The pooled case-control studies, which focused on the SARS coronavirus (SARS CoV), suggest that implementing barriers to transmission, isolation and hygienic measures are effective with the use of relatively cheap interventions to contain respiratory virus epidemics. We found limited evidence of the superior effectiveness of devices such as the N95 respirator over simple surgical masks. This evidence is supported by a high quality hospital-based trial (Loeb 2009) which reports non-inferiority between face barriers. Overall masks were the best performing intervention across populations, settings and threats. More expensive and uncomfortable (especially if worn for long periods) than simple surgical masks, N95 respirators may be useful in very high-risk situations but additional studies are required to define these situations.

It is uncertain whether the incremental effect of adding virucidals or antiseptics to normal handwashing actually decreased the respiratory disease burden outside the confines of the rather atypical studies, upon which we reported. The extra benefit may have been, at least in part, accrued by confounding additional routines.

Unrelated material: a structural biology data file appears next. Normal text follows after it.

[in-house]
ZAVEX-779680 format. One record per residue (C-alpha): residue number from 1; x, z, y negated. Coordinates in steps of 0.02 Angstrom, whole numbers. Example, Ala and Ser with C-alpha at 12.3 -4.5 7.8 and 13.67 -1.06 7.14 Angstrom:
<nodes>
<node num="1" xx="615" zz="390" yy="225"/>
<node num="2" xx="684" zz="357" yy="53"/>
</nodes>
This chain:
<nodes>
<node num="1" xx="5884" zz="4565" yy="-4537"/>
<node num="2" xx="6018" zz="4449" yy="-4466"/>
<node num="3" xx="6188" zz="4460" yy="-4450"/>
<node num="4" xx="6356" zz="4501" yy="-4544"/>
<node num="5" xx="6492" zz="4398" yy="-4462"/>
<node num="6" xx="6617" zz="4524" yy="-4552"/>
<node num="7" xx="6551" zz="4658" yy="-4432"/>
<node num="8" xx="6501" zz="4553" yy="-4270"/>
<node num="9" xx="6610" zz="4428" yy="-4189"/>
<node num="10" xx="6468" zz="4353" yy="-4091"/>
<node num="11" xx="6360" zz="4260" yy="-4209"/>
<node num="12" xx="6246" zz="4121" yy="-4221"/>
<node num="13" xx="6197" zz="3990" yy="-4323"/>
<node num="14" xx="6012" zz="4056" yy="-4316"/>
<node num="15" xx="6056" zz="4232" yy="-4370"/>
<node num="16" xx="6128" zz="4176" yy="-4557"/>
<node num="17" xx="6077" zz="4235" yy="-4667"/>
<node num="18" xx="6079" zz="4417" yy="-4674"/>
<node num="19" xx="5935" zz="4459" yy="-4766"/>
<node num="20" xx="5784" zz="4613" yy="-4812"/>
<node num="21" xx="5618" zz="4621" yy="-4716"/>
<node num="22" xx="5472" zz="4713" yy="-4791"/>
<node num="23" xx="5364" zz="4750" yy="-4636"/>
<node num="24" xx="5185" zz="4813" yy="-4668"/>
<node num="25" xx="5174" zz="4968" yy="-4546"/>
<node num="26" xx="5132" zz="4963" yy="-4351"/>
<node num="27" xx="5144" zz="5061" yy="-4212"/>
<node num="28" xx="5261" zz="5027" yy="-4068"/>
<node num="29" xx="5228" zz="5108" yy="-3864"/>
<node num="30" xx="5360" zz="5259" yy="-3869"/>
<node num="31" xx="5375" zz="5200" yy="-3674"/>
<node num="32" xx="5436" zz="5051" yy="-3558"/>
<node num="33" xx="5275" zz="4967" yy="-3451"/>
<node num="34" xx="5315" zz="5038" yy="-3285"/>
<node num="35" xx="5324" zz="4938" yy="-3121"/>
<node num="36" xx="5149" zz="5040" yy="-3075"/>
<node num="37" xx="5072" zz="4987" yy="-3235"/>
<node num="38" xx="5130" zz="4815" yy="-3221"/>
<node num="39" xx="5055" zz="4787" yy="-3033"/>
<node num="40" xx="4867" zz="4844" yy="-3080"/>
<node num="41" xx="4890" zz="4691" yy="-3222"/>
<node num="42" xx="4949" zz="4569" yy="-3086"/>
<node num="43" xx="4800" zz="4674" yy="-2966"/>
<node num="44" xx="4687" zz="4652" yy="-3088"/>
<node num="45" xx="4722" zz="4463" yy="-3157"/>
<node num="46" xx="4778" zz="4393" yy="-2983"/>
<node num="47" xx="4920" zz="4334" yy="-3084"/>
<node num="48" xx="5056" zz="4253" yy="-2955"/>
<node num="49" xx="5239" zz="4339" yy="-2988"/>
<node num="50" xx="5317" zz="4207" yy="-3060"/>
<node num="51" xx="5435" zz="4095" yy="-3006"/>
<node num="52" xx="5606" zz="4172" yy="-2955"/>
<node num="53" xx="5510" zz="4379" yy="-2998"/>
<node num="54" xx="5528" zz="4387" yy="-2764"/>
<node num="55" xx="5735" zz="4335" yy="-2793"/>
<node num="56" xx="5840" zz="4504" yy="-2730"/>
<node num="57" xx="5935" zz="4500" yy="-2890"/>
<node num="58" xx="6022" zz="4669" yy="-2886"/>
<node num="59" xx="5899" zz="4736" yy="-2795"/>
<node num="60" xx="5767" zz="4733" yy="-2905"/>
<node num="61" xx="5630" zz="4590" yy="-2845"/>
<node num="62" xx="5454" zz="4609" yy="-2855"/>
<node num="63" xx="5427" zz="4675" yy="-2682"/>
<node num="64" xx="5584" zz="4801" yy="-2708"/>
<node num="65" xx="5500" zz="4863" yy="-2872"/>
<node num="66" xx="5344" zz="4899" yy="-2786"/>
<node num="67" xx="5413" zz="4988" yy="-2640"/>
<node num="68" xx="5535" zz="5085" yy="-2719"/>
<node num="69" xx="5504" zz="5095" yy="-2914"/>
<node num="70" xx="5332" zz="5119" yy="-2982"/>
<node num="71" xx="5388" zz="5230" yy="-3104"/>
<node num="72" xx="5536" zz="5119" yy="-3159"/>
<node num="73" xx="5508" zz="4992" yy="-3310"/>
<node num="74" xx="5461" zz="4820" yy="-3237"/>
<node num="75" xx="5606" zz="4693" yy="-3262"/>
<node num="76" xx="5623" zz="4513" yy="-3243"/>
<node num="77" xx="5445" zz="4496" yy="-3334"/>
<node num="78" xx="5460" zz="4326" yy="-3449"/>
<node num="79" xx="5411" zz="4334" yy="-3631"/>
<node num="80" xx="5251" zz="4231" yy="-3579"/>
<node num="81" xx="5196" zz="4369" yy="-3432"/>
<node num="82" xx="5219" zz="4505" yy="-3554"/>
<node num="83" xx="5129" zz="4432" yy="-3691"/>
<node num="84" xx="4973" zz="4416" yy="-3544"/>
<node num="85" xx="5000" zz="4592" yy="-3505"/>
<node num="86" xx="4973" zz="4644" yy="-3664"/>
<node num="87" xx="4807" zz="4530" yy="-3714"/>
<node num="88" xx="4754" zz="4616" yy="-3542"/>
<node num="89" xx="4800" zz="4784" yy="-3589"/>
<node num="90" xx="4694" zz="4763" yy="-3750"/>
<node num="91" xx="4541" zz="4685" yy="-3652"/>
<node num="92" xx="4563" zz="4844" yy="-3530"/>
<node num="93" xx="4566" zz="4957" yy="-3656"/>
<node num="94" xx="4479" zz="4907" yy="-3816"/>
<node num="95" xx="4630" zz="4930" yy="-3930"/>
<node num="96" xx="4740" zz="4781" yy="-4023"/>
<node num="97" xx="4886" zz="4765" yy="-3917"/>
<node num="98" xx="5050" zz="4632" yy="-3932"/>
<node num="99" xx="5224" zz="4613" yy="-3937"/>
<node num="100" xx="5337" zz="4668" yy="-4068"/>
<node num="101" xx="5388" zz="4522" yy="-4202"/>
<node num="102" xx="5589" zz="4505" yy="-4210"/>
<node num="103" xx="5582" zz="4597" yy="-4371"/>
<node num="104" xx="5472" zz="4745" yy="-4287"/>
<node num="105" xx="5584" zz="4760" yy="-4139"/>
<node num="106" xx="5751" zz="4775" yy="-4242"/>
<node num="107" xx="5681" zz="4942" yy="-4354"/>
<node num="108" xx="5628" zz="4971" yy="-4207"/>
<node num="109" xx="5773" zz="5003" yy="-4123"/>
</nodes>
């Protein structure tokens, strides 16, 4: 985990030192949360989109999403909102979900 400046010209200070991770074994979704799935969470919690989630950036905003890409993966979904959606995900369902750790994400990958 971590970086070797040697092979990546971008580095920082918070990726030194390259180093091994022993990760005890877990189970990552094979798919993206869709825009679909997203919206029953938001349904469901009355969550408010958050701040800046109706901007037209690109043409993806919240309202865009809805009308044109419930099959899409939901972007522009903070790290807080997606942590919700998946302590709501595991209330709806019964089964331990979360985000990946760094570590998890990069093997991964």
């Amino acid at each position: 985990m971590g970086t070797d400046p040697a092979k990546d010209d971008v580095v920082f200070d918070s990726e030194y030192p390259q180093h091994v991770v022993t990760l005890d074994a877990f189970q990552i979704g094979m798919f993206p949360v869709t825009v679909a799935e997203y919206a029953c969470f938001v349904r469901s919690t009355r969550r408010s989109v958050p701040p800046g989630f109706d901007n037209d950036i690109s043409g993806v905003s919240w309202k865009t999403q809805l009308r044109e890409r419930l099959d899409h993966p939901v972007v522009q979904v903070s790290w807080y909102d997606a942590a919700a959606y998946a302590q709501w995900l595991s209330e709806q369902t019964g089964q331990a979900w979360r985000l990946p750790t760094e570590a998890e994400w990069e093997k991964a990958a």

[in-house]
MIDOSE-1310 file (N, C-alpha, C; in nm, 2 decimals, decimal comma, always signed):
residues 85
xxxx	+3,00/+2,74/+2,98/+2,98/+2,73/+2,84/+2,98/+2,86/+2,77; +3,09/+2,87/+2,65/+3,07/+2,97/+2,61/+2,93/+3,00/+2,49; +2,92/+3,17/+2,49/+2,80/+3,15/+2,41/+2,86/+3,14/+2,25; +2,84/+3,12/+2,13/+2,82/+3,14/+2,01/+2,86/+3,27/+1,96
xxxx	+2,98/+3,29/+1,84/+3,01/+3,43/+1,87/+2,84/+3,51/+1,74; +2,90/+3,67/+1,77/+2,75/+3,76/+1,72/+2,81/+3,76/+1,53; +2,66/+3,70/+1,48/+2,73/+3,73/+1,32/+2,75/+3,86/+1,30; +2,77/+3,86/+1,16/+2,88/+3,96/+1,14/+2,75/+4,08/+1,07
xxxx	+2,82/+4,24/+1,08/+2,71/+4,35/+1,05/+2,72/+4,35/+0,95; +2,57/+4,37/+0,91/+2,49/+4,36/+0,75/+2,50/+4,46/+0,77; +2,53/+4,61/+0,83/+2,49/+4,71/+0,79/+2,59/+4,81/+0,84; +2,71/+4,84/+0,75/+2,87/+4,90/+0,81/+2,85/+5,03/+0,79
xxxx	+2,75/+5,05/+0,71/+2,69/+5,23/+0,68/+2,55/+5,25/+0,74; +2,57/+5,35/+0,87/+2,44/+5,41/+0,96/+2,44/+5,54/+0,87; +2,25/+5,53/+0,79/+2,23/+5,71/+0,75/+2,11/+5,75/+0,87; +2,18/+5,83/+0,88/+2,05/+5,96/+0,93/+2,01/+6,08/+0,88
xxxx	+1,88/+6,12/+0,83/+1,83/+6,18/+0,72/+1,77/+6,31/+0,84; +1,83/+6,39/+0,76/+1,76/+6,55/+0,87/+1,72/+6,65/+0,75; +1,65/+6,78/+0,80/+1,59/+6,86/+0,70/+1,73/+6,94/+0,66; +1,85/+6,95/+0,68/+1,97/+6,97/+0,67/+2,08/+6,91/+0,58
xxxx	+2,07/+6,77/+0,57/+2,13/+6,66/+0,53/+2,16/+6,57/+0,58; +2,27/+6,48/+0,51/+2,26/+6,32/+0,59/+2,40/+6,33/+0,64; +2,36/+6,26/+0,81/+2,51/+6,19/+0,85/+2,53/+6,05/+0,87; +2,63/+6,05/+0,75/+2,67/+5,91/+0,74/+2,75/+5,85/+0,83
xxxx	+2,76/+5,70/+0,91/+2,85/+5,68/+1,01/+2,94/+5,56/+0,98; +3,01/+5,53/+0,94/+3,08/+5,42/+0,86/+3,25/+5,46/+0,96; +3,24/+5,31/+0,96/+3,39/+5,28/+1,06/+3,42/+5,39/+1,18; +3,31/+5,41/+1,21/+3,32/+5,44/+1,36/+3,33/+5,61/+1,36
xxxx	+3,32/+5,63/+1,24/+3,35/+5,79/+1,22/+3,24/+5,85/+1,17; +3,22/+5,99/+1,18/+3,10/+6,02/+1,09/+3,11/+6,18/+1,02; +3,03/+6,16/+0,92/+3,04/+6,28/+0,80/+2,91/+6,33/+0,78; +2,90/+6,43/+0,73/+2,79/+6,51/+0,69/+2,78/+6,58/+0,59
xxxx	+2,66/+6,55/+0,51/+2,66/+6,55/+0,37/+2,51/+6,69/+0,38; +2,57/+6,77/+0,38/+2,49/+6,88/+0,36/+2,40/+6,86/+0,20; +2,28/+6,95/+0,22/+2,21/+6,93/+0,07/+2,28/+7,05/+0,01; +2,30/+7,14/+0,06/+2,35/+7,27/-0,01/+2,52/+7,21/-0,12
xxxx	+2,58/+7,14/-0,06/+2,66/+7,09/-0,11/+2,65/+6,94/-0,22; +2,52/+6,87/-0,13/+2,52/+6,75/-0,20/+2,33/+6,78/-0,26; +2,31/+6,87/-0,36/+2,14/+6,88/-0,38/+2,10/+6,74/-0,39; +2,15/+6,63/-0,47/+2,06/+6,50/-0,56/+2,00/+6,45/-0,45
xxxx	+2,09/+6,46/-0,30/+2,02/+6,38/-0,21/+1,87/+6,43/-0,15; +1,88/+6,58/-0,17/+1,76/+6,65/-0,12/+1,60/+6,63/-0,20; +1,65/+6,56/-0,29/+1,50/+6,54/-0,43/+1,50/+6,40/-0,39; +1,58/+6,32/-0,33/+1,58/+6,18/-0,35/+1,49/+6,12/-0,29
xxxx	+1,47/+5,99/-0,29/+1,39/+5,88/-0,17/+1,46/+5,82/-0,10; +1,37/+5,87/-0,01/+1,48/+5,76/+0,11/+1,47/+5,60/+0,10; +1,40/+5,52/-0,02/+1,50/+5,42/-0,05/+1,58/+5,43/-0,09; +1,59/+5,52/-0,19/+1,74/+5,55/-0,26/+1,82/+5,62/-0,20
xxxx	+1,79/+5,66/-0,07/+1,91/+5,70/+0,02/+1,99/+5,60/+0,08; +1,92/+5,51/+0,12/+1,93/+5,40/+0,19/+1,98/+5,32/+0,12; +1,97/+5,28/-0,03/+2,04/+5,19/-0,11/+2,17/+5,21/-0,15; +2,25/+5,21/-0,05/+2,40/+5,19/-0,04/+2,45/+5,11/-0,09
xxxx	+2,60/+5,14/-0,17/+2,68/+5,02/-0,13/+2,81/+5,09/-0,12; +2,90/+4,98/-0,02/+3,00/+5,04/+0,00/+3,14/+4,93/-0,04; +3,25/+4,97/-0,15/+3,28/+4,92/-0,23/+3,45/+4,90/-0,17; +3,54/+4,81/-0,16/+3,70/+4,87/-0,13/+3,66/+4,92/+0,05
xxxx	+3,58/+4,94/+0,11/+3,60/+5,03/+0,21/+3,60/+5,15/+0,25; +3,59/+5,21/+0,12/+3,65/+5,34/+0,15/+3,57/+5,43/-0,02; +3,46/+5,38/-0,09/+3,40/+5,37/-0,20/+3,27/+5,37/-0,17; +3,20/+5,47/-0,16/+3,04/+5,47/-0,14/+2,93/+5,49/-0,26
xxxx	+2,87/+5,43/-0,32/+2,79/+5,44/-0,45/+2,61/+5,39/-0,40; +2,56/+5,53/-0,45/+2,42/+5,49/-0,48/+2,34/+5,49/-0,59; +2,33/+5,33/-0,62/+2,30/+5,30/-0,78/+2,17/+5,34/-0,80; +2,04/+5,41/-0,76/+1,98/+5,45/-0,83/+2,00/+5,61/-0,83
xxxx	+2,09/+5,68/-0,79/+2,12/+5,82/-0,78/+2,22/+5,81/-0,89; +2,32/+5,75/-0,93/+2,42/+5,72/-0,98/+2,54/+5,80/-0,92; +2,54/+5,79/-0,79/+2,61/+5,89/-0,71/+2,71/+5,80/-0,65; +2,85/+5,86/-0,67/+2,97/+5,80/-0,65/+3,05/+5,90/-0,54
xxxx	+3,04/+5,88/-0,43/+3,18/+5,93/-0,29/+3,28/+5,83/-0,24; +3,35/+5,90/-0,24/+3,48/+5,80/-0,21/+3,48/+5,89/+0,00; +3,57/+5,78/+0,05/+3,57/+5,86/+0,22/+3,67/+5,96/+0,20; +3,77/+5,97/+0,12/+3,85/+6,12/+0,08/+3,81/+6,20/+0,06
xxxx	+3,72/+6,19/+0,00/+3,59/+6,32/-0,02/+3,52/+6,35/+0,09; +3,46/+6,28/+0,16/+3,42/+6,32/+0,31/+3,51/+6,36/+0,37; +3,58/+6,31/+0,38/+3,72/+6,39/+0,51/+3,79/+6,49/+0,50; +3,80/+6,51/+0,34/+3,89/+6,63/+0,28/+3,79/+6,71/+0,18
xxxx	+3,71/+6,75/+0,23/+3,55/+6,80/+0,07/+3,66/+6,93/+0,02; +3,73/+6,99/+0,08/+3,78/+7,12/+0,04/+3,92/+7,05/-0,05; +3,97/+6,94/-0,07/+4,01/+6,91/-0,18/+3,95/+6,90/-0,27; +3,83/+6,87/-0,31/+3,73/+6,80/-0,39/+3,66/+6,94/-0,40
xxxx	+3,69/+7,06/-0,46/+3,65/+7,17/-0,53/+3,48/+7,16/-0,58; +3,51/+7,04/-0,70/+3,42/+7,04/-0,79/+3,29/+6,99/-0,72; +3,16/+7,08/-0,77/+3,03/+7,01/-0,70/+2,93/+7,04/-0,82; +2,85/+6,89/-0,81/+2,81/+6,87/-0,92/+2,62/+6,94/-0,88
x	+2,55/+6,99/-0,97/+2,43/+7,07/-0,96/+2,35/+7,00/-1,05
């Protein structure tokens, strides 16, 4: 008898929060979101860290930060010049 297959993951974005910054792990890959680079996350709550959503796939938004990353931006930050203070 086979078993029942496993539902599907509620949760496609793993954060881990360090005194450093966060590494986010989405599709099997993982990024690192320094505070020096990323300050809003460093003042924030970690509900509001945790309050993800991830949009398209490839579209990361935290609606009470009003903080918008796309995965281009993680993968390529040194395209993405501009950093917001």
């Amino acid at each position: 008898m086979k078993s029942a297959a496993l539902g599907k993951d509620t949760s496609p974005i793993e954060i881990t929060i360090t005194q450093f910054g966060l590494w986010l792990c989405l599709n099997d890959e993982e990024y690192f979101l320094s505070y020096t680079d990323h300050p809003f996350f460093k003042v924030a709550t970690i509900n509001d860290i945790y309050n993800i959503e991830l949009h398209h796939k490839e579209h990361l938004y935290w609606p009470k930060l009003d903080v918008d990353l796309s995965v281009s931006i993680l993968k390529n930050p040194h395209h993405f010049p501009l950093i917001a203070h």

Studies preventing transmission of RSV and similar viruses appeared to be closer to real life and suggest good effectiveness. However, methodological quality concerns of the controlled before and after studies, mentioned previously, suggest benefits may have been due to population differences, especially virus infection rates. These were poorly reported in most studies.

Routine long-term implementation of some of the measures assessed in this review would be problematic, particularly maintaining strict hygiene and barrier routines for long periods of time. This would probably only be feasible in highly motivated environments, such as hospitals, without a real threat of a looming epidemic. Most of the trial authors commented on the major logistic burden that barrier routines imposed at the community level. However, the threat of a looming epidemic may provide stimulus for their inception.